The Bronx's Yankee Stadium was designed to be the grandest, most impressive and intimidating sports arena ever. Over the years, the stadium's mystique and grandeur have been exponentially enhanced by championship boxing matches, professional and college football, Negro League games, papal visits, and the New York Yankees baseball club's iconic reputation as the gold standard of professional team sports. Yankee Stadium has also been a witness to the 20th-century development of the Bronx from a small suburb to a large urban borough, thus forging a special and complex relationship with its hometown.
Hank Morgan finds himself transported back to England's Dark Ages -- where he is immediately captured and sentenced to death at Camelot. Fortunately, he's quick-witted, and in the process of saving his life he turns himself into a celebrity -- winning himself the position of prime minister as well as the lasting enmity of Merlin.
William Taylor's Cavalier and Yankee was one of the most famous works of American history written in the 1960s. The book is an intellectual history of the South before the Civil War, the perception of it in the North, and the effect it had upon the nation in the years from 1800 to 1860. First published in 1961 and out of print for several years, Taylor's classic study remains essential to the study of the pre-Civil War South.
The Origins of Central State Authority in America, 1859-1877
Author: Richard Franklin Bensel
Publisher: Cambridge University Press
This book describes the impact of the American Civil War on the development of central state authority in the late nineteenth century. The author contends that intense competition for control of the national political economy between the free North and slave South produced secession, which in turn spawned the formation of two new states, a market-oriented northern Union and a southern Confederacy in which government controls on the economy were much more important. During the Civil War, the American state both expanded and became the agent of northern economic development. After the war ended, however, tension within the Republican coalition led to the abandonment of Reconstruction and to the return of former Confederates to political power throughout the South. As a result, American state expansion ground to a halt during the late nineteenth and early twentieth centuries. This book makes a major contribution to the understanding of the causes and consequences of the Civil War and the legacy of the war in the twentieth century.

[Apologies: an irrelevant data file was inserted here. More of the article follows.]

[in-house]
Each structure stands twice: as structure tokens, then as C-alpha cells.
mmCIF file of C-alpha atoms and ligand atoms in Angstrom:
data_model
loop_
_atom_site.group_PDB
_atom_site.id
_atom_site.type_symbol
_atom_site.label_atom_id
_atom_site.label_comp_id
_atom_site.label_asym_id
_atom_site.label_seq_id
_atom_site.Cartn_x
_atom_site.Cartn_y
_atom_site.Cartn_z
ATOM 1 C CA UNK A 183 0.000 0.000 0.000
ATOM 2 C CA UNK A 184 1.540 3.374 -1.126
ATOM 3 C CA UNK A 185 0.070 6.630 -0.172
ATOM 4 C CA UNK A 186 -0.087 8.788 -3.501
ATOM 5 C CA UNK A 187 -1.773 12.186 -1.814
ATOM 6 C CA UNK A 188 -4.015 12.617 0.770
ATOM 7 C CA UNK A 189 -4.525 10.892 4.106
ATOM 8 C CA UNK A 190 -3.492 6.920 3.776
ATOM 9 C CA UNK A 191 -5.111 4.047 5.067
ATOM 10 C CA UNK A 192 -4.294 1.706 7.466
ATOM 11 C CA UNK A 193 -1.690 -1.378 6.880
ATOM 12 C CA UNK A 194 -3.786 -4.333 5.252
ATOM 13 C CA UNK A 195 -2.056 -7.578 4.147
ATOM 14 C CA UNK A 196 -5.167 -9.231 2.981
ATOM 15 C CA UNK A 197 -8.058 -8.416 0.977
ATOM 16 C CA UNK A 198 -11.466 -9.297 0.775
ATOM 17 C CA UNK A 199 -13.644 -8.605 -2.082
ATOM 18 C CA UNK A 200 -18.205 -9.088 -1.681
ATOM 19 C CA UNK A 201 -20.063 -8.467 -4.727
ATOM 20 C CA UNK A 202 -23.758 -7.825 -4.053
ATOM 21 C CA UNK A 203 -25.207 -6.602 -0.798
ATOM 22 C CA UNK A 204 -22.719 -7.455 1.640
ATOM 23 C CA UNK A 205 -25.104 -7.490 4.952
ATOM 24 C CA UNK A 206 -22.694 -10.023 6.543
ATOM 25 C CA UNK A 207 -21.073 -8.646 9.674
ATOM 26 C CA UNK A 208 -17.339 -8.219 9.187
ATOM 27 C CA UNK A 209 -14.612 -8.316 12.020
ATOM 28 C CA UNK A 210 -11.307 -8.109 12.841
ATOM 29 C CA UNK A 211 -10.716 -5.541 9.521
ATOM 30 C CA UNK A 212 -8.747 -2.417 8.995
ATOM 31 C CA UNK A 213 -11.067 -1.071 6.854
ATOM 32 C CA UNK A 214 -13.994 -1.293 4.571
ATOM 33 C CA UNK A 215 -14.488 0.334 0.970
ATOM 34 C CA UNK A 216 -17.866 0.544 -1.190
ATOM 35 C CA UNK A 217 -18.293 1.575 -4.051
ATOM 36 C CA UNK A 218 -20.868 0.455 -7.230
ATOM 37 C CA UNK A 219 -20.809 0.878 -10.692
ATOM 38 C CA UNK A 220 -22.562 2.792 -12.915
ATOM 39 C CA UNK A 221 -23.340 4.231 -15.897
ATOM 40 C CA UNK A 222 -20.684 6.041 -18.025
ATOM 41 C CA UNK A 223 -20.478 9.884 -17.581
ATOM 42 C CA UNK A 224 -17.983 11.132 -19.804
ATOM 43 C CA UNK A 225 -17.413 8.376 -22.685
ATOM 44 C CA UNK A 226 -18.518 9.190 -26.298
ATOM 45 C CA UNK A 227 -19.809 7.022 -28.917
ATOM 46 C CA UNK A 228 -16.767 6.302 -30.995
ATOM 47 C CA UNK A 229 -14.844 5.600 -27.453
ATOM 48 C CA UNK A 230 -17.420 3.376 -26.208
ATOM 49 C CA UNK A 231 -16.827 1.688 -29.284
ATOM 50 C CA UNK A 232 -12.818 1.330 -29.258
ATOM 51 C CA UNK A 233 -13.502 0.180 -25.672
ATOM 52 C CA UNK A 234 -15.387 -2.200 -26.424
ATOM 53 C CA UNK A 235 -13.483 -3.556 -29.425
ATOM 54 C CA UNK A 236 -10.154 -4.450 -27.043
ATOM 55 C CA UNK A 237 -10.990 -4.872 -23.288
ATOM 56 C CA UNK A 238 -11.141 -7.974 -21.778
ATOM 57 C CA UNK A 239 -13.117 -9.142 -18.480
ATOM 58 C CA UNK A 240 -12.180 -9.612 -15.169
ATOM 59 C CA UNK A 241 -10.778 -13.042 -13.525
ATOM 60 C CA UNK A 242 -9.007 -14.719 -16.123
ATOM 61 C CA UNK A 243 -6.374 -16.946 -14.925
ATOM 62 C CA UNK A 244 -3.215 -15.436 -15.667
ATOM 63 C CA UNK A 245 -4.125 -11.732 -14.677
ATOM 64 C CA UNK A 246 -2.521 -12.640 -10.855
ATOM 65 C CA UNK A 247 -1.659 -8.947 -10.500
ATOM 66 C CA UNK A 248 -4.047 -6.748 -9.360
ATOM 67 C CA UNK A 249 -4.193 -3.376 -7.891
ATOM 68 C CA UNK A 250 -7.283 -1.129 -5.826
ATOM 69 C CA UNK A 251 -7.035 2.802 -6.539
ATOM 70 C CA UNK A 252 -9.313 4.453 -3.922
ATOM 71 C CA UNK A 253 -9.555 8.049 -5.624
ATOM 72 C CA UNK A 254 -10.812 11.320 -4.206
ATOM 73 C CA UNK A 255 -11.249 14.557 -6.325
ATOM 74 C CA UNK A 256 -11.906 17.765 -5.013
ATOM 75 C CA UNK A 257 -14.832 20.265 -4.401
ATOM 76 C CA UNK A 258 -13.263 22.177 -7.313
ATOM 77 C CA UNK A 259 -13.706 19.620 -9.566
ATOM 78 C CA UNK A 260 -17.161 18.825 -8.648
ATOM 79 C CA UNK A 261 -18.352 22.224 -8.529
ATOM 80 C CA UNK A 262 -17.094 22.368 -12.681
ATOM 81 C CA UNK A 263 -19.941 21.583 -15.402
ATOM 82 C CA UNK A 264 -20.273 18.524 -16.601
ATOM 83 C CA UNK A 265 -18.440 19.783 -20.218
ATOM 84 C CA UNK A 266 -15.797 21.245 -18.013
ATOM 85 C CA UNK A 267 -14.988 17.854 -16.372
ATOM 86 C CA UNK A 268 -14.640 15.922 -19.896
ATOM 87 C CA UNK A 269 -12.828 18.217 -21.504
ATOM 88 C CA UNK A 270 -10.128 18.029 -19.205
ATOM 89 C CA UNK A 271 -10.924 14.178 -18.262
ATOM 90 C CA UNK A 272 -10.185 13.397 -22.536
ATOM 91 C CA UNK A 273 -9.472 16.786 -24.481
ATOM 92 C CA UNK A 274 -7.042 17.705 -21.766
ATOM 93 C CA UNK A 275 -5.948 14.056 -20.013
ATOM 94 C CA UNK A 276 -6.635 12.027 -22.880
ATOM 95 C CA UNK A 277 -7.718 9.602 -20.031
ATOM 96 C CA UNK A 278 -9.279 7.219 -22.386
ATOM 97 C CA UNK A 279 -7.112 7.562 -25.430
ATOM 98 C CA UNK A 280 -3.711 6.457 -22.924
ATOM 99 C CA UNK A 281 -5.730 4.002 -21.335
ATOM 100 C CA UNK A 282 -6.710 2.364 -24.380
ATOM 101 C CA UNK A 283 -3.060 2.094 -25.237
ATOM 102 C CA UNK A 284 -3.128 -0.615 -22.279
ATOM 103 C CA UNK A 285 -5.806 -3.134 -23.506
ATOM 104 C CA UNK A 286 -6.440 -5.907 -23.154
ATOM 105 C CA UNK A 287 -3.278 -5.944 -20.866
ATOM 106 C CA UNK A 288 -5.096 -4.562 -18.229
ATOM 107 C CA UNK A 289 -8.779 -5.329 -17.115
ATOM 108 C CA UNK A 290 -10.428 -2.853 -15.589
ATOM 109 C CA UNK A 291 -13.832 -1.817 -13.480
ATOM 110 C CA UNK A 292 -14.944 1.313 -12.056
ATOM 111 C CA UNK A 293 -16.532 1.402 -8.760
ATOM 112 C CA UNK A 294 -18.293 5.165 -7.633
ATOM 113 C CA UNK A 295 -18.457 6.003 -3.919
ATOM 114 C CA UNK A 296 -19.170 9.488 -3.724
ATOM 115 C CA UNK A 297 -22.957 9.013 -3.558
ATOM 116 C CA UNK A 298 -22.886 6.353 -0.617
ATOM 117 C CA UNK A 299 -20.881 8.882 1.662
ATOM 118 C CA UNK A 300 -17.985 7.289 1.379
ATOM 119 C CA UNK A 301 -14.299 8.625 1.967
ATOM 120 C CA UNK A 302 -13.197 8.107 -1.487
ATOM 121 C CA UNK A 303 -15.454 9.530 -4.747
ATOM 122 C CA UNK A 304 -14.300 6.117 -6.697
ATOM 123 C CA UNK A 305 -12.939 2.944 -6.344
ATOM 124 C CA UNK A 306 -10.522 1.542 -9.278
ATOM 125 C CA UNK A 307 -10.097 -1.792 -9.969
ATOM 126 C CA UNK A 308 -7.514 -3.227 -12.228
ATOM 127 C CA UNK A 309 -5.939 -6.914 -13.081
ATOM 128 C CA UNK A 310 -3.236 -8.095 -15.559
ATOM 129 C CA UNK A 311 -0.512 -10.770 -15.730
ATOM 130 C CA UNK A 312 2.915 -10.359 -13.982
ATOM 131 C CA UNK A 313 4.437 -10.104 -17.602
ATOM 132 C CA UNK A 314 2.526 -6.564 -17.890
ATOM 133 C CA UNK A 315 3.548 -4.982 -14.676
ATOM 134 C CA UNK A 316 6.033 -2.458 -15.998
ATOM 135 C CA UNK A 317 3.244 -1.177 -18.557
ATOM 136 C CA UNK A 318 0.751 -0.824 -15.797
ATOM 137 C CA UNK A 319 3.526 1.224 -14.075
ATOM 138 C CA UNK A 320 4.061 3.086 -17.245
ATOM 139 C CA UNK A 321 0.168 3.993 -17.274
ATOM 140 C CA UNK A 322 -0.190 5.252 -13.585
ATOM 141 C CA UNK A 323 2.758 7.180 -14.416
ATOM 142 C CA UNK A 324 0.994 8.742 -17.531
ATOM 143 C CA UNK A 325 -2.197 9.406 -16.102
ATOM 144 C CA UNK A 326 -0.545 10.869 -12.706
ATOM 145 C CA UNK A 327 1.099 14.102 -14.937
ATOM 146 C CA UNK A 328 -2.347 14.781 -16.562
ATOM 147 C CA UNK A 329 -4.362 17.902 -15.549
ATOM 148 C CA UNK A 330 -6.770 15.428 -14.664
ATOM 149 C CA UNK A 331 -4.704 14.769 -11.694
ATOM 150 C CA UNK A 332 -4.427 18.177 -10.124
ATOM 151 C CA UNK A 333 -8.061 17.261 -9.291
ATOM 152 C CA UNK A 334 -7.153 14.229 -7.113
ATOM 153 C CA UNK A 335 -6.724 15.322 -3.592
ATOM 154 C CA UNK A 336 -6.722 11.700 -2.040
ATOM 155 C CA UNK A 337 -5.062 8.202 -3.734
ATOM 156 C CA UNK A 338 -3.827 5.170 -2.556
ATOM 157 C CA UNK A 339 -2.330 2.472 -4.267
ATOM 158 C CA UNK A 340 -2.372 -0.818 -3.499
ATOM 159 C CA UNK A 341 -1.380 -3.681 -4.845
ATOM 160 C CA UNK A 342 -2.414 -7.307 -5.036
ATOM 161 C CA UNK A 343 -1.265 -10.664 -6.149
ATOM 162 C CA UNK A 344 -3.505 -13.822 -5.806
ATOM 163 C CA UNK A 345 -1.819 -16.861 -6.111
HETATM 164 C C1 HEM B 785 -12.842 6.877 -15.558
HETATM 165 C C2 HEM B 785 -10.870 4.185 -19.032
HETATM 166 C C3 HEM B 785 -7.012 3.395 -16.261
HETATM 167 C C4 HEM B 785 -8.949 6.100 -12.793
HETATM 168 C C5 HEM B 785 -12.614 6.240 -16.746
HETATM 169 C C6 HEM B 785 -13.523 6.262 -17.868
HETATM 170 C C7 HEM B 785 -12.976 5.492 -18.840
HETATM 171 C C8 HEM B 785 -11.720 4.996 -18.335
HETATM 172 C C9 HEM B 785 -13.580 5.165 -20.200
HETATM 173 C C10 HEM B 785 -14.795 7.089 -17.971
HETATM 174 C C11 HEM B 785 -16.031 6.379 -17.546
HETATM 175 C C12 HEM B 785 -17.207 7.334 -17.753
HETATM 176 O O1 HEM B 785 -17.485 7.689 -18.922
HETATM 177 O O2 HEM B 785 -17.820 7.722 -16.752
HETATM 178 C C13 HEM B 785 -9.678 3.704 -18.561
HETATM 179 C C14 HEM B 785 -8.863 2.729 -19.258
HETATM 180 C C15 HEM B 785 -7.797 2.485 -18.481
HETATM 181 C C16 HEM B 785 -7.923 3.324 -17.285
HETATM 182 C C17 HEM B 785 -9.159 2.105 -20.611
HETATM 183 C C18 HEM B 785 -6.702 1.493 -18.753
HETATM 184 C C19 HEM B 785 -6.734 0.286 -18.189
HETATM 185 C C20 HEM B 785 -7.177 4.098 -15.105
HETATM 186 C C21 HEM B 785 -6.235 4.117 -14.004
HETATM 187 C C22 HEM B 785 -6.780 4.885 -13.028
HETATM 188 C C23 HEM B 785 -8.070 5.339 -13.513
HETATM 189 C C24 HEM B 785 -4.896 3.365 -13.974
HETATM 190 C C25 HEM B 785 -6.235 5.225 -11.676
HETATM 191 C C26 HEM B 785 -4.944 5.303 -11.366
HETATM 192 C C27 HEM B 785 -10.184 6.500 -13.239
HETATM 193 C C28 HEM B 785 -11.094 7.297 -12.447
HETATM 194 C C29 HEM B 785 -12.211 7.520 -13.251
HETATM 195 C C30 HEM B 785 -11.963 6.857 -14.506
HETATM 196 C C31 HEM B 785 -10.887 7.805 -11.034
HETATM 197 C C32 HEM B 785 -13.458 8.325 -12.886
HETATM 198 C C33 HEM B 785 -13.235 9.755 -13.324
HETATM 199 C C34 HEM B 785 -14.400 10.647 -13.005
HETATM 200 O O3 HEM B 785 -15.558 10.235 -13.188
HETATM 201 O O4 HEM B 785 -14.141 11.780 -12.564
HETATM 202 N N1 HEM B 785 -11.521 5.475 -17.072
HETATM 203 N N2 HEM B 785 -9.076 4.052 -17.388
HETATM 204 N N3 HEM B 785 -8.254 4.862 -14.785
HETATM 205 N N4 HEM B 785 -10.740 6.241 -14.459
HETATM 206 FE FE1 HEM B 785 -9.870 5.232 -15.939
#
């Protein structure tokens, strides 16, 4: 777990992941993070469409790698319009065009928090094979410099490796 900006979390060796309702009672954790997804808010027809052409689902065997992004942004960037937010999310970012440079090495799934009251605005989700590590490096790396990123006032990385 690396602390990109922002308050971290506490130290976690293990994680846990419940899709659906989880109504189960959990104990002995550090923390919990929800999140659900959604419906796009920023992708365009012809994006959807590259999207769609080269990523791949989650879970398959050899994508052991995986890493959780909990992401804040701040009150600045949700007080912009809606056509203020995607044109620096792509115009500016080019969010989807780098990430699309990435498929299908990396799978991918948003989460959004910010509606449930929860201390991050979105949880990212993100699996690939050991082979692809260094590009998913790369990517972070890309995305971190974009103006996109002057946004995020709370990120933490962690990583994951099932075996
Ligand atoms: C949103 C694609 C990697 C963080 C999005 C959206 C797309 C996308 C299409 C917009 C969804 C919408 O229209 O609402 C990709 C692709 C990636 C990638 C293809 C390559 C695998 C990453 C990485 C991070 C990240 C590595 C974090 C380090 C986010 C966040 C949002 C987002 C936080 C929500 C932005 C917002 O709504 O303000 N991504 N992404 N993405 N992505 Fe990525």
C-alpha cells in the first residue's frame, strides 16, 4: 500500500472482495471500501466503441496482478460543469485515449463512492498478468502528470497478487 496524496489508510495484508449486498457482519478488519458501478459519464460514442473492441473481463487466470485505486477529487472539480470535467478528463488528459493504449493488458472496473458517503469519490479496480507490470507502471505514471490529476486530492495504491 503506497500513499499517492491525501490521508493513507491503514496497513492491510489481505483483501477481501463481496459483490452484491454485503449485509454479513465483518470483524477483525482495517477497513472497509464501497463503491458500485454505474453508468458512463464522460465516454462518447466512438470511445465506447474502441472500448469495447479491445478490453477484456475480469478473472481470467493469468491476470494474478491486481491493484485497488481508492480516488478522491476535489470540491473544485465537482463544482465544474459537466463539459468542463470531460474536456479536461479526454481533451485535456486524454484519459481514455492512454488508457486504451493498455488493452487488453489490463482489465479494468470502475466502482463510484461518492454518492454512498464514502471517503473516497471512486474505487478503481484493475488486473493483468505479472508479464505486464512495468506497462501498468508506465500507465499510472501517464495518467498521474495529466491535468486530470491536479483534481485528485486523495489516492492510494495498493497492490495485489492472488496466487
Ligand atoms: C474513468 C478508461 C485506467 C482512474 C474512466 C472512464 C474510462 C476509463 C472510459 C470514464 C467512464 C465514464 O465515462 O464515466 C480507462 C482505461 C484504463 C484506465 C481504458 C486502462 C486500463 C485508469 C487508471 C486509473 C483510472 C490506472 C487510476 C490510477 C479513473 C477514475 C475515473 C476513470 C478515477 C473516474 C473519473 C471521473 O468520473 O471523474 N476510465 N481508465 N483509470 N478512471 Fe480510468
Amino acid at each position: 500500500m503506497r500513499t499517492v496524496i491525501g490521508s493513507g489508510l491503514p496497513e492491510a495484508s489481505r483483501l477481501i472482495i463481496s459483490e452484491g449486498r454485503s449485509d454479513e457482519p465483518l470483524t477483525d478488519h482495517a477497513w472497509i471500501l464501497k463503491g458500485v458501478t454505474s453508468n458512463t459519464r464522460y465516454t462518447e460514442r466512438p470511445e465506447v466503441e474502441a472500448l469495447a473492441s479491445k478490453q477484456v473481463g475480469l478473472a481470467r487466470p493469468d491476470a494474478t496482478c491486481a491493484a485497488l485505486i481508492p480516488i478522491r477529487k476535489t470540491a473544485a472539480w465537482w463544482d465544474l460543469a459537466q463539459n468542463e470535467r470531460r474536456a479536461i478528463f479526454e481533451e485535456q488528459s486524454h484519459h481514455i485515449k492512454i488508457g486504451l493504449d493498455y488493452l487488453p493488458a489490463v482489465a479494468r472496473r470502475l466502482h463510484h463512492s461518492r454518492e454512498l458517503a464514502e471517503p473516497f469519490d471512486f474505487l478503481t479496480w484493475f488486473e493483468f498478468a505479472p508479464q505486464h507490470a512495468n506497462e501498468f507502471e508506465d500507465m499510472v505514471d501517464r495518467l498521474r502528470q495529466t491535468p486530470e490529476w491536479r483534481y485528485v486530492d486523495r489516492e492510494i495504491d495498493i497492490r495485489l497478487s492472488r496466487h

A Yankee engineer from Connecticut is accidentally transported back in time to the court of King Arthur, where he fools the inhabitants of that time into thinking that he is a magician, and soon uses his knowledge of modern technology to become a "magician" in earnest, stunning the English of the Early Middle Ages with such feats as demolitions, fireworks, and the shoring up of a holy well.
A report by the Chief of the Music Division of the Library of Congress on the history and evolution of several of the United State's most evocative and patriotic songs --: "The Star-Spangled Banner," "Hail Columbia," "America," and "Yankee Doodle," with fascinating details on each of these works, and examination of many false popular legends about the various songs.